Help! Page 2
Tilt And Shift
Q. I love the effect that can be achieved with a view camera using the tilt/shift bellows. I don't know how to explain this but you probably know what I'm talking about. View cameras are not an option that I have because as far as I know sheet film still has to be developed within a very few hours of exposure. Is this so? I do not have room to develop my own film but price is also an obstacle. My question: Is there any way to get a similar effect with a 35mm camera? I know Canon made an extension bellows for their cameras like the Canon AE1, which I own, but I don't think it has the tilt-and-shift capability. I read about the Lensbaby but the last thing I read said that it was available for autofocus mounts but not manual focus, so I still don't know that much about it. How can I get the effect of a tilt/shift bellows? Any information will be appreciated.
A. View cameras do use sheet film loaded into cut film holders,
but the film can be processed anytime, even weeks or months later. You can get
rollfilm holders (that typically use 120 roll film to produce 6x9cm size images)
which can be much more reasonable than buying 4x5" sheet film and processing.
An old 4x5 Speed or Crown Graphic, or similar press camera, would help you get
the type of images you want as they do offer some tilt-and-shift movements,
albeit limited. Most bellows accessories are intended for extra close focusing
capabilities, so even if they do have a front movement capability, I don't
believe they would be capable of achieving the effect you seek.
The unique 50mm Lensbaby lens has a flexible accordion bellows like body that can be moved in any direction with two fingers to create an area of sharp focus anywhere that's desired in the image area. The end result is a moveable plane of sharp focus but farther away from this sharp area, there is blurring and prismatic color distortion. It could do exactly what you want to accomplish on a 35mm camera. The only problem is when I first heard about it a year ago and got a sample to try, the Lensbaby was only offered in Canon EOS and Nikon F SLR mounts. True, these are autofocus cameras, but the lens is focused manually and the camera must be used in either Aperture Priority or Manual mode. It's manually focused by pressing the front of the lens in toward the body, using a finger on each hand. Then you can bend it up, down, left, or right to alter the plane of focus. You must hold the lens in this position when you take the picture, which is a bit tedious. Since this is a rather specialized lens for a small niche market, I doubt if it will be offered in other mounts for older camera bodies. You can get more information about it by contacting the firm at: Lensbabies, 135 SE Main St., Ste. 201, Portland, OR 97214; (971) 223-5662; fax: (971) 223-5301; www.lensbabies.com; e-mail: email@example.com.
Q. What are the best methods for taking astrophotographs for an amateur? I am a beginner.
A. Your question is very broad and does not provide much information for me to try to assist you. For instance, you don't indicate whether you are planning to use a film or digital camera for astrophotography. I spoke with an area friend who does this type of photography using his back yard telescope, but he could not offer any general advice. He suggested doing a Google search on the web, which I did. There is a website for the U.S.A. publication Astronomy at www.astronomy.com. Under "Intro to astronomy" they have a heading for photography. I tried www.astronomynow.com, the site for a British publication, and under Resources found a heading for digital camera astrophotography. This is broken down into starting points and advanced topics. If you are working with a digital camera, you might find some pointers and guidance there. I hope this gives you a bit of help in your quest to do astrophotography.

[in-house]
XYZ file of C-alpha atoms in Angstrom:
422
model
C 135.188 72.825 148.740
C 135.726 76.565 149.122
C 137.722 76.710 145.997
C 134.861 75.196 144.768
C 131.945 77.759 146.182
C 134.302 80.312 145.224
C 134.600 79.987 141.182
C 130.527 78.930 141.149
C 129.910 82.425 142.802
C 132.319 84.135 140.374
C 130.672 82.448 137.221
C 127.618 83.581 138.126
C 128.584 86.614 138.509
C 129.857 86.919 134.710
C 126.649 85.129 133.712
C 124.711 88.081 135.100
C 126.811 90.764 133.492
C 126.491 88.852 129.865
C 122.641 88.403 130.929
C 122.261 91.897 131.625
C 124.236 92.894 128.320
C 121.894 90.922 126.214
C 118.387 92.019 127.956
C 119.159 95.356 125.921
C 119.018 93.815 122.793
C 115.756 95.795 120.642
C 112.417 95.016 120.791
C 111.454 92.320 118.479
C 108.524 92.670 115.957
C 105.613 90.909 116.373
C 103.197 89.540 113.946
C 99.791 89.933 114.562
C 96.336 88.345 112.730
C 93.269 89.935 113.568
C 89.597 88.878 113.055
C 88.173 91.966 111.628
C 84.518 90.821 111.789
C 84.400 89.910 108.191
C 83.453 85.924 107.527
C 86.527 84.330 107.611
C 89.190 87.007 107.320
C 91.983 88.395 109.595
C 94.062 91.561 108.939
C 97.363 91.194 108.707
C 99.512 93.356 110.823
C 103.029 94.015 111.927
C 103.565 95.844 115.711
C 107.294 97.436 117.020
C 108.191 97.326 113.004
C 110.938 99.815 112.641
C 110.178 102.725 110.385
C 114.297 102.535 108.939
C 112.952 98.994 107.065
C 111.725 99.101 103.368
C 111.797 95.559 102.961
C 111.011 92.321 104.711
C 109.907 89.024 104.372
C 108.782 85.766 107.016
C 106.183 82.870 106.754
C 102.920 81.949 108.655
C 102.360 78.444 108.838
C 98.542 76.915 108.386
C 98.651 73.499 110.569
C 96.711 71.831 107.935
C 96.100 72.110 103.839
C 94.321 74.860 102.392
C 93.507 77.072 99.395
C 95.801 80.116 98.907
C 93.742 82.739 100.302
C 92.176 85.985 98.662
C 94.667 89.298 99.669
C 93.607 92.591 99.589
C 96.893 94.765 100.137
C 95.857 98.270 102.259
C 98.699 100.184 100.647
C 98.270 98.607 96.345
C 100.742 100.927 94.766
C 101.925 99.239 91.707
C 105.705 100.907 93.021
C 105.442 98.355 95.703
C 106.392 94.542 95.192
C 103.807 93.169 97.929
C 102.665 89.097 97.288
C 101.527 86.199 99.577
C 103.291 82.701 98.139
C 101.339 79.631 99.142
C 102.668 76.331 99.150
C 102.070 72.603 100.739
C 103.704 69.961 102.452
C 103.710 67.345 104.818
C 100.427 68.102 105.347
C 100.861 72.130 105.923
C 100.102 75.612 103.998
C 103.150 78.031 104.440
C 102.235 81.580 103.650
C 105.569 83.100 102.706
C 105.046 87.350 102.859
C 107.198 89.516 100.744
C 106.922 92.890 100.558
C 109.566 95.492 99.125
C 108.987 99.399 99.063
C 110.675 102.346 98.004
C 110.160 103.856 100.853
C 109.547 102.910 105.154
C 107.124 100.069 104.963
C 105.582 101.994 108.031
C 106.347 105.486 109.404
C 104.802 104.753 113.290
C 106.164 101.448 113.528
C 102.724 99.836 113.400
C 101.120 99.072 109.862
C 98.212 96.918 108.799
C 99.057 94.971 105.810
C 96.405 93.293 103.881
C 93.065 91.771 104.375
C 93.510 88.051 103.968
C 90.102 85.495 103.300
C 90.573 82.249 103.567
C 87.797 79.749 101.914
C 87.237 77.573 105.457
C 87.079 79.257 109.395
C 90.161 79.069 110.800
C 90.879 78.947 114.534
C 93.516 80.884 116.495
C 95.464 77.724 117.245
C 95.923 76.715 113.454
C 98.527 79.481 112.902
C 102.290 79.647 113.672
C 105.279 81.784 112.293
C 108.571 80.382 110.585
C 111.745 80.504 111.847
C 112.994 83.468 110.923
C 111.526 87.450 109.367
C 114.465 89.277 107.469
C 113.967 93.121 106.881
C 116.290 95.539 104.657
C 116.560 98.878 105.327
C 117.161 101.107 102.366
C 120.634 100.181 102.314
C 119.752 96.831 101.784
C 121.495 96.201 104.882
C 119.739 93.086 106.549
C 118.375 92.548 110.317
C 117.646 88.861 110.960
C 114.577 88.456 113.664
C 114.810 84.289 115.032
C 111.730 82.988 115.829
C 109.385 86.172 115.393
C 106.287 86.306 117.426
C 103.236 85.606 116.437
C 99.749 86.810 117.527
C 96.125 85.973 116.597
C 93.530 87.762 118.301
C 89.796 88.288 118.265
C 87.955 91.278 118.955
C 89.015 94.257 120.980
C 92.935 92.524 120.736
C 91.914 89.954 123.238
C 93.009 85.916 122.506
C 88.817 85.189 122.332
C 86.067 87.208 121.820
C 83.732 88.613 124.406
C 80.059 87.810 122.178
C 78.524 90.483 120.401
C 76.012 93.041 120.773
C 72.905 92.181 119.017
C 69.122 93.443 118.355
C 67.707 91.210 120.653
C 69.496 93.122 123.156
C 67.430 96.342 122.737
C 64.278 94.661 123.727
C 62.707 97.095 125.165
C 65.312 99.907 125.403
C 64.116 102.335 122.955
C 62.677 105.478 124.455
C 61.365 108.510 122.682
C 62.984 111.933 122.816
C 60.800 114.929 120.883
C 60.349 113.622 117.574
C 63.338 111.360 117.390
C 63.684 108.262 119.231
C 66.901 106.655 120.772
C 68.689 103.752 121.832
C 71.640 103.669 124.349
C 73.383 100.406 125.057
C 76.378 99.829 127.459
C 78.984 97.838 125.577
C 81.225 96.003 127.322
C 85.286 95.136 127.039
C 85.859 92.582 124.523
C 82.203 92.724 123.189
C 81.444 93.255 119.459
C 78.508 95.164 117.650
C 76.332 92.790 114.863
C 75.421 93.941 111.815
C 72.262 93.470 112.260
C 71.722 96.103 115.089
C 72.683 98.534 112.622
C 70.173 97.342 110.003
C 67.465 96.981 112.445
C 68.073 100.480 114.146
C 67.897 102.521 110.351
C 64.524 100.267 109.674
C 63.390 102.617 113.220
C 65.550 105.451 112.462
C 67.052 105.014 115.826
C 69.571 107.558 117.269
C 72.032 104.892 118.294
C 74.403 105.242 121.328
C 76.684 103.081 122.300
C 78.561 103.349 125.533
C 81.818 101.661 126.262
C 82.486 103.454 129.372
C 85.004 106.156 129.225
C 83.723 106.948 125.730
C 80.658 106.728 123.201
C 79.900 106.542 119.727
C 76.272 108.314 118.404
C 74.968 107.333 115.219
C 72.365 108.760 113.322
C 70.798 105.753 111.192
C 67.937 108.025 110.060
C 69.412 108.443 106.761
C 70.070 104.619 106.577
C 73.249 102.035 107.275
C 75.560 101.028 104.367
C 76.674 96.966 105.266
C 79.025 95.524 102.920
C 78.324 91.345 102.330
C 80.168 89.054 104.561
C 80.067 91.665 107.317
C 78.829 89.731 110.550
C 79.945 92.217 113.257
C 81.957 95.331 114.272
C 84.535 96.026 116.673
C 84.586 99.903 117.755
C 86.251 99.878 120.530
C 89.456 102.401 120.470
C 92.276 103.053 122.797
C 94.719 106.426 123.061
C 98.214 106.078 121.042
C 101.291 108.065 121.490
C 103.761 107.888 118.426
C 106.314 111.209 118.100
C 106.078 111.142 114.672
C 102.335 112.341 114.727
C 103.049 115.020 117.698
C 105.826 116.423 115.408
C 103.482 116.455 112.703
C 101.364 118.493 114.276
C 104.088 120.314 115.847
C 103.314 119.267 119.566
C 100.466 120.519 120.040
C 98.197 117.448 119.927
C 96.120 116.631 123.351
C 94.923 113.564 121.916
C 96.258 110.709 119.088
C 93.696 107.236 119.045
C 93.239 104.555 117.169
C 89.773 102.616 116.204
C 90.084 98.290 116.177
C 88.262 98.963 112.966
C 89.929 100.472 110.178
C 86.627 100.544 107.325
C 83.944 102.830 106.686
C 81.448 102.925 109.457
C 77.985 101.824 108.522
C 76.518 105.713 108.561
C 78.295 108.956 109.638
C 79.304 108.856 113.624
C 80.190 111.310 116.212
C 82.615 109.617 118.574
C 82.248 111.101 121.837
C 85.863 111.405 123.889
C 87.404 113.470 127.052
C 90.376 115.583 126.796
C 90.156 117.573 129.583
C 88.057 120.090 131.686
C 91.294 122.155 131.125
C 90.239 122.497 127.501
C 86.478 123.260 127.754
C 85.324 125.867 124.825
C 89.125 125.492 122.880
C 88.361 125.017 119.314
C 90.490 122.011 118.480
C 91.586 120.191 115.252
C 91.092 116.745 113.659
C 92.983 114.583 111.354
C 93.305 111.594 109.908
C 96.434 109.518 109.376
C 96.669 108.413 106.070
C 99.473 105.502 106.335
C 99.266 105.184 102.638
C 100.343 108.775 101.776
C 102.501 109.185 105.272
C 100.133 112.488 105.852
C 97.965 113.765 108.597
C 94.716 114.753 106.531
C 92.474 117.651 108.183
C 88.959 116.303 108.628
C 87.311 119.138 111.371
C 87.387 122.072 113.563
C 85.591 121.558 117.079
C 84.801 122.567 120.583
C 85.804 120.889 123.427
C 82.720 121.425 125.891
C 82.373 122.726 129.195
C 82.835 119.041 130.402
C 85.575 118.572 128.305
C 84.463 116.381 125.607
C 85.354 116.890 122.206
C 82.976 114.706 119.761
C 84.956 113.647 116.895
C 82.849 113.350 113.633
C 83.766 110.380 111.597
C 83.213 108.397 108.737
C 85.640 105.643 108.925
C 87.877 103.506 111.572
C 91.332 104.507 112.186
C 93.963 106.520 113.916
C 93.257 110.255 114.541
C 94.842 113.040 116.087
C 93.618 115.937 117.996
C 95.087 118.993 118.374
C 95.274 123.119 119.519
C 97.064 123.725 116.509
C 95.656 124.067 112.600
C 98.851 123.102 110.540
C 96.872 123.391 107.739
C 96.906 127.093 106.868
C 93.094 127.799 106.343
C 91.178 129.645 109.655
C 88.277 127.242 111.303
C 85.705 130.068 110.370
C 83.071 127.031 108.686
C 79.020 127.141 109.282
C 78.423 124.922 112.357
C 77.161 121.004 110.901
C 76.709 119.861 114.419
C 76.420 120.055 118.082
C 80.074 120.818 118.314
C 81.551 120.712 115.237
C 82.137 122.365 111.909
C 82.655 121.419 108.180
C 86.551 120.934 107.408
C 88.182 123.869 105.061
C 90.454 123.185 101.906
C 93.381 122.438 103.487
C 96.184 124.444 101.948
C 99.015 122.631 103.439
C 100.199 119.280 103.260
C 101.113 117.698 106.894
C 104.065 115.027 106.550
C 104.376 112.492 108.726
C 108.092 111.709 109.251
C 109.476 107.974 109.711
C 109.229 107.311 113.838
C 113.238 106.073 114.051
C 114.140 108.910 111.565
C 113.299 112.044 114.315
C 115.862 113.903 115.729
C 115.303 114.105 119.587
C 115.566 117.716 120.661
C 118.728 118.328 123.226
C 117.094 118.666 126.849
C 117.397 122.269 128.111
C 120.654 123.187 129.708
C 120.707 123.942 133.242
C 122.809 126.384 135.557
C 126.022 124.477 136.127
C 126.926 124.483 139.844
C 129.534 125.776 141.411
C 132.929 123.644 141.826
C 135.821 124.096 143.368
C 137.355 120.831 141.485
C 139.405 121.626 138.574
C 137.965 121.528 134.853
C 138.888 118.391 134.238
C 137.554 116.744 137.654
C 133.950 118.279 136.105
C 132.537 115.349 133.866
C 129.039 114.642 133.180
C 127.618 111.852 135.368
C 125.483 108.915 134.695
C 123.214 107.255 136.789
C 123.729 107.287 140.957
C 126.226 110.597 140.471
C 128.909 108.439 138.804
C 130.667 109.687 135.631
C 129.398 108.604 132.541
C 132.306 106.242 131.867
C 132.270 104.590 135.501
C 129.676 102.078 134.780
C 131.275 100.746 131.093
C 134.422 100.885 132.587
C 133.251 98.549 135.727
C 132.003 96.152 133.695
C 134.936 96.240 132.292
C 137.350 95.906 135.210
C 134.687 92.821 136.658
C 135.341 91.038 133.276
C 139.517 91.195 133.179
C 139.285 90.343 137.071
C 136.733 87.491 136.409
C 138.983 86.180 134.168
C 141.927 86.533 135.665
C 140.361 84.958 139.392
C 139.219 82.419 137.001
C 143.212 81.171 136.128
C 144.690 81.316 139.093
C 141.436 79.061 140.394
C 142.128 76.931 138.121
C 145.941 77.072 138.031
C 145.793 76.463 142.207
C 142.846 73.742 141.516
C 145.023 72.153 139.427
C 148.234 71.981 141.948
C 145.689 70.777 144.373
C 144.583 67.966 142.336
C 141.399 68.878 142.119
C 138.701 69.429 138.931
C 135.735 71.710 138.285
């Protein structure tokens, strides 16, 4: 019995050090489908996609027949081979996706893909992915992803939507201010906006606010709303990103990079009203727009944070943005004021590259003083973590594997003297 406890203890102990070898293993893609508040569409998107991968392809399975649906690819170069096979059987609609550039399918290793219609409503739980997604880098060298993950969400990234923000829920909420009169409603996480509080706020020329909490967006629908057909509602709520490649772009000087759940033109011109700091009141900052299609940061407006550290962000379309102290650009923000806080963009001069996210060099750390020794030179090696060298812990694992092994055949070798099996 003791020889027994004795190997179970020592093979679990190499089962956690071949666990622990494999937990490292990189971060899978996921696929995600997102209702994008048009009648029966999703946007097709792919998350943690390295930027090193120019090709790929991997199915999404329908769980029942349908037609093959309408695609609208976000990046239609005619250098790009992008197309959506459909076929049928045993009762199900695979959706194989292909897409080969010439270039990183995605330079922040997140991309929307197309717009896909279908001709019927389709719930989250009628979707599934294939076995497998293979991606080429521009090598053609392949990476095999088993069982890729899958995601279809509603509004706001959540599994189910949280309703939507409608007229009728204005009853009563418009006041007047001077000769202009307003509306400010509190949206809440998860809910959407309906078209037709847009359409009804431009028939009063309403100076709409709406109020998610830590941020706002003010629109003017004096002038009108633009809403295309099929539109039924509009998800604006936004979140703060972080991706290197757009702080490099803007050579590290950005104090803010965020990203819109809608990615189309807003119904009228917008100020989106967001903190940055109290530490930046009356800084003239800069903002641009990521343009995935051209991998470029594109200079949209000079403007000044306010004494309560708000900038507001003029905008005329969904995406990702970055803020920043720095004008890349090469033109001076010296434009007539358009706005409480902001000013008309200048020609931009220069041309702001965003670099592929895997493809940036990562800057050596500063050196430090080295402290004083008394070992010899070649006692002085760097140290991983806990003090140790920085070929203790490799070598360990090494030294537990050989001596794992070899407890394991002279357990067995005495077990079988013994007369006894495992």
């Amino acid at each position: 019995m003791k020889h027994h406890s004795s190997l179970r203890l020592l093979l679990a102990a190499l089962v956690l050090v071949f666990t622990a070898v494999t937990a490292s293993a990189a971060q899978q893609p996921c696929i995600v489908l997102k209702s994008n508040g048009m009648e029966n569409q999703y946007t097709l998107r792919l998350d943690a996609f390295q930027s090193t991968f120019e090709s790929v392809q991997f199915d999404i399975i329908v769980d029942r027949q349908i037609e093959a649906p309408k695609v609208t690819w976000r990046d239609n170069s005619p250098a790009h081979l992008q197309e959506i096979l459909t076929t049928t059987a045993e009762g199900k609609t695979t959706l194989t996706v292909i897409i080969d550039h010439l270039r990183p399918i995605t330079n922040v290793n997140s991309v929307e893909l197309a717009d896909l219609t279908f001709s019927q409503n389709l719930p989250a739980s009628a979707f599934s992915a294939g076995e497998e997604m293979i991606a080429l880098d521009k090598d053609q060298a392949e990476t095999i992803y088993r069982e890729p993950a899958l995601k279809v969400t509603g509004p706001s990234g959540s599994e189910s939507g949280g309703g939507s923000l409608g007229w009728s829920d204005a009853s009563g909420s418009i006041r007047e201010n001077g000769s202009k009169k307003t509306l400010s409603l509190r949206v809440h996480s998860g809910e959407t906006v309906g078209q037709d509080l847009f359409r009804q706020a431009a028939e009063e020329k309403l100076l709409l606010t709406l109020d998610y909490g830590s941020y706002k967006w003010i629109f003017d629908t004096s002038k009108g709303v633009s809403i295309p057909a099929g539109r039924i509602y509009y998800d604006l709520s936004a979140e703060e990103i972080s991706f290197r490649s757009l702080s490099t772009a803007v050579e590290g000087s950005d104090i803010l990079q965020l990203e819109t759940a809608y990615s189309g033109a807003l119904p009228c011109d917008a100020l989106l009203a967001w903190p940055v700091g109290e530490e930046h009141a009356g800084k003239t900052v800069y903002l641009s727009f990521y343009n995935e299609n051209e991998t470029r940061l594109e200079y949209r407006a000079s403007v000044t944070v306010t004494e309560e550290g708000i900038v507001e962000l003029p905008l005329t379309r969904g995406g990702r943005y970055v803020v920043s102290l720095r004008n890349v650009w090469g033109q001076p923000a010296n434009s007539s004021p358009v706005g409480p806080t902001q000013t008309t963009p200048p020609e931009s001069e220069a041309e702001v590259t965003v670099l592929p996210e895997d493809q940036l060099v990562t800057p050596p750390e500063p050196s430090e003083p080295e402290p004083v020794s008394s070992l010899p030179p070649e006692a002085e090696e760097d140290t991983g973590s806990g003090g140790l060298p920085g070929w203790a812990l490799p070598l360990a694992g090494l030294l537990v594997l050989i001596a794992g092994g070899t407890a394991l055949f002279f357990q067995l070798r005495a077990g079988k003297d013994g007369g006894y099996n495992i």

Q. I received a box of old black and white photos from a family member. Upon opening the box most of the old black and white photos were curled up. Is there any way to flatten the photos so they can be scanned into the computer? I tried to scan one photo but it cracked when I placed it on the scanner.
Frank P. Reade, Jr.
A. You probably have a bunch of fiber-based photo prints that often tended to curl on aging. The best way to induce them to lay flat is to soak the prints, a few at a time, in a print flattening solution, which relaxes the paper. Soak them for 1-2 minutes, then drain, blot, and dry them. Unless you have photo blotter sheets or rolls, you can improvise a drying rack using gauze stretched out between some temporary supports so air can circulate under and above the damp print. It probably will take an overnight drying time, but this should do the trick without further cracking or damaging the emulsion. If your local photo dealer does not stock this darkroom chemical you can order it from several places such as Porter's Camera Store, PO Box 628, Cedar Falls, IA 50613; (800) 553-2001 (orders), (319) 268-0104 (questions); fax: (800) 221-5329, (319) 277-5254; www.porters.com. My several year old catalog lists it for $12.50 plus S&H in 1-pint size, which is diluted 1:10 with water. This should last a long time and flatten many prints. This process is time consuming and a bit tedious, but it should help preserve your old photographic memories.
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